Autry Museum photo exhibition highlights Mexican-American community
Michael Aguilar (left), Xaviera Flores (center) and Chon Noriega (right), organize some of the images featured at the LA RAZA exhibition, which opened Sept. 16 and will run through early 2019. (Courtesy of Cheyenne Lentz)
By Sally Lee
September 21, 2017 7:23 pm
The photographers of “La Raza” sifted through thousands of memories embedded in the images they had taken 50 years ago.
“La Raza,” a Chicano newspaper turned magazine that ran from 1967 to 1977, documented the Mexican-American community’s strife for equal rights through articles and photographs of its volunteer photographers.
But 50 years after its conception, the magazine’s volunteer photographers realized the photos should be preserved by an institution to prevent them from being forgotten by future generations. Together, they decided to send them to UCLA’s Chicano Research Center.
UCLA’s Chicano Studies Research Center has loaned 25,000 of the images to the Autry Museum of the American West. As part of the Getty Center’s Pacific Standard Time initiative, the LA RAZA exhibition opened Sept. 16 and will run through early 2019.
“The photographs depict a misrepresented community, fighting against the unequal access to education, to roads and employment,” said Chon Noriega, the director of the UCLA Chicano Research Center and a UCLA School of Theater, Film and Television professor.
“La Raza” is the largest documentation effort of El Movimiento, the Chicano Movement, during the 1960s and ‘70s, without government, public or nonprofit support, Noriega said. The purpose of the archive and exhibition is to preserve an essential moment in history by using photos from the time, he added.
In the 1960s and ‘70s, outside of the mainstream media, there were few presses and networks that covered Mexican-American communities, Noriega said. “La Raza” was created as an alternative press, giving Mexican-Americans a collective voice.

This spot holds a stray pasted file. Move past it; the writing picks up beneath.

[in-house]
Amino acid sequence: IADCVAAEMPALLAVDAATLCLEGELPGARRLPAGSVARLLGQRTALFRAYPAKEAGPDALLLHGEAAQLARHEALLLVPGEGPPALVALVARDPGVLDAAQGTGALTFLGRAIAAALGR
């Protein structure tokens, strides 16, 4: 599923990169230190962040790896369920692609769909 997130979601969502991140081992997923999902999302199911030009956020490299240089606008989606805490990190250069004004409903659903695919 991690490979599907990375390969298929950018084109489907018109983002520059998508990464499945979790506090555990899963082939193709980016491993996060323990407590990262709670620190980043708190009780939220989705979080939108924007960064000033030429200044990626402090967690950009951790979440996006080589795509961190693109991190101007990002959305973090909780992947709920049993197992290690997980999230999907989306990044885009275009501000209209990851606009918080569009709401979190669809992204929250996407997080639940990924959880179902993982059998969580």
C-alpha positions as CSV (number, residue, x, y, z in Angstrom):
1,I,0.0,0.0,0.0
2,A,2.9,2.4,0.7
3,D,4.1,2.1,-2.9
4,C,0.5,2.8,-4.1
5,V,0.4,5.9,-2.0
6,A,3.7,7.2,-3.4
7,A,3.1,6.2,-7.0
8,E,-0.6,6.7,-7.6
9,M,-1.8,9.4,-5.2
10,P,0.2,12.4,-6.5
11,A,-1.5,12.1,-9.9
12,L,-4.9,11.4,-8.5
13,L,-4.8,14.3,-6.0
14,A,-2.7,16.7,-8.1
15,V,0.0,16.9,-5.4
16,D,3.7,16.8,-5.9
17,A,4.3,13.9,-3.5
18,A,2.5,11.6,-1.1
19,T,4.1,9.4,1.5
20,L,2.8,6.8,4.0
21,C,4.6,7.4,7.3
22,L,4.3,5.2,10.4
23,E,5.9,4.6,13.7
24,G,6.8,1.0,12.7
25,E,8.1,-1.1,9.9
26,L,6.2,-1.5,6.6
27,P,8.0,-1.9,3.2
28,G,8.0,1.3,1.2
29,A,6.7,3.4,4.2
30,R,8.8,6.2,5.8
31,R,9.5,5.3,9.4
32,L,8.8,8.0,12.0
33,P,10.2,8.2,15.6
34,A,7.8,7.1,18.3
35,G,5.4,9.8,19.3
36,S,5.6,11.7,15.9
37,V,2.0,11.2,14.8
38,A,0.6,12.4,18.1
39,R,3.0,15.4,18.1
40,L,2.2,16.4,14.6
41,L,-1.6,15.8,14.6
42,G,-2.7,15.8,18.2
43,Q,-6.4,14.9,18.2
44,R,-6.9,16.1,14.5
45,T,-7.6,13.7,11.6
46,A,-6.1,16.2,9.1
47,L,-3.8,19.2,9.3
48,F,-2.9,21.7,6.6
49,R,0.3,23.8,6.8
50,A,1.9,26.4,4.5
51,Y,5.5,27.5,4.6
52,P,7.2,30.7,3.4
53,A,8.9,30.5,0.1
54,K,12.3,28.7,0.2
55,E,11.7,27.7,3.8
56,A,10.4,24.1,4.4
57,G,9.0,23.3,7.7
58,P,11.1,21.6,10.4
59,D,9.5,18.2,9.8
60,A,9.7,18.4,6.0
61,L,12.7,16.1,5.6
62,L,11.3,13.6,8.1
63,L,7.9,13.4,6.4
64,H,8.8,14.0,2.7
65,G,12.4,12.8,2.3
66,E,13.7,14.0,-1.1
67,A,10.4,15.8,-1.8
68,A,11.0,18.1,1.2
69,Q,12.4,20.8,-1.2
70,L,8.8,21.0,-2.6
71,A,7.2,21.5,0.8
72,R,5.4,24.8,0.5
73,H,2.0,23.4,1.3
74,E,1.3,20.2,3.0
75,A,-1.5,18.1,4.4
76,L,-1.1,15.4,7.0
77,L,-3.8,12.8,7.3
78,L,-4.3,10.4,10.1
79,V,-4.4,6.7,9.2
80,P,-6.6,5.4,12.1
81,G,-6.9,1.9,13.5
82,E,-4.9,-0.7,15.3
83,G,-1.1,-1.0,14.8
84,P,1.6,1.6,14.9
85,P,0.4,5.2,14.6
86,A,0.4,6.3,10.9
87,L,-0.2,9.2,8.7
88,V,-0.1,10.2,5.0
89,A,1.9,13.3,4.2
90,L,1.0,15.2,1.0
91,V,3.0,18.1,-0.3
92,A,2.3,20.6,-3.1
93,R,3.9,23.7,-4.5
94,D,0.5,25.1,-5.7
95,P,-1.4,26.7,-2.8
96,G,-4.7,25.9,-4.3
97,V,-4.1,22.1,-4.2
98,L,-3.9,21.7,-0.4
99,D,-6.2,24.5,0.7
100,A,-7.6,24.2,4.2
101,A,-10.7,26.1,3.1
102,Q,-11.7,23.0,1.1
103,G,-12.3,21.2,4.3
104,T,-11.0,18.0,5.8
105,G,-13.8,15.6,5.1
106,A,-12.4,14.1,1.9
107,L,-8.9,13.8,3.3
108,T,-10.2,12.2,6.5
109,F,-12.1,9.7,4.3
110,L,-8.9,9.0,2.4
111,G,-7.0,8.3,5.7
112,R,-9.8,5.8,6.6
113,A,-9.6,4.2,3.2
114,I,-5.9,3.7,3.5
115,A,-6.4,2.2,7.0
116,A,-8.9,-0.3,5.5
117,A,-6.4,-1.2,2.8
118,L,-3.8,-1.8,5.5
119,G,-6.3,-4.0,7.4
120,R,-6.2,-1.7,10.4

“The images captured a sense of being human and human compassion,” Noriega said. “There’s something really peaceful and personal about them.”
He added some of the more memorable photos include an image of smiling Mexican-American children on bicycles and a crude but heartwarming photo of a wounded young adult being cared for by his brothers.
However, while the photographs depict children from over more than half a century ago, Noriega said the photos are timely now more than ever.
“Now we have the same issues as (during the Chicano Movement): immigration, access to education, civil and human rights,” he said. “The only difference is (that) back then it was about a minority population, but now it’s a majority population, so the issues are several magnitudes larger today.”
Amy Scott, the co-curator for the exhibition, said she also finds the archive important because it provides an interesting snapshot of Los Angeles during a pivotal era. She added the archive illustrates why the past should not be forgotten.
Scott said that photos depicting children are especially personal to her because she became a mother during the archive curation process.
“The children are representative of hope for the future and of innocence, but there’s poignancy in that they experienced racism firsthand through the pervasive biases in the education system and other unequal opportunities,” she said. “Children are also important symbolically, as they are the heirs to the next generation.”
The archive’s photos were all taken by volunteers for “La Raza,” which included some UCLA alumni such as Luis Garza, who also helped curate the photos for the archive.
The images and the exhibition openly portray the Latino community’s empowerment and resilience, Garza said, but behind the photos, the photographers themselves also developed a strong connection. Though the photographers and journalists came from all walks of life, their collaboration on the project created a strong collective bond, he added.
“We mentored one another, respected one another, whether we were with a camera or pen in hand,” Garza said.
A mixture of printed and framed images, digital projections, and an interactive large-scale touch-screen are displayed on the walls of the exhibition, allowing piece-by-piece storytelling, as each image is a part of the whole story, he said.
“You have the African-American (Civil) Rights Movement, women’s rights, and more,” Garza said. “We are representing just a part of the larger civil rights movement.”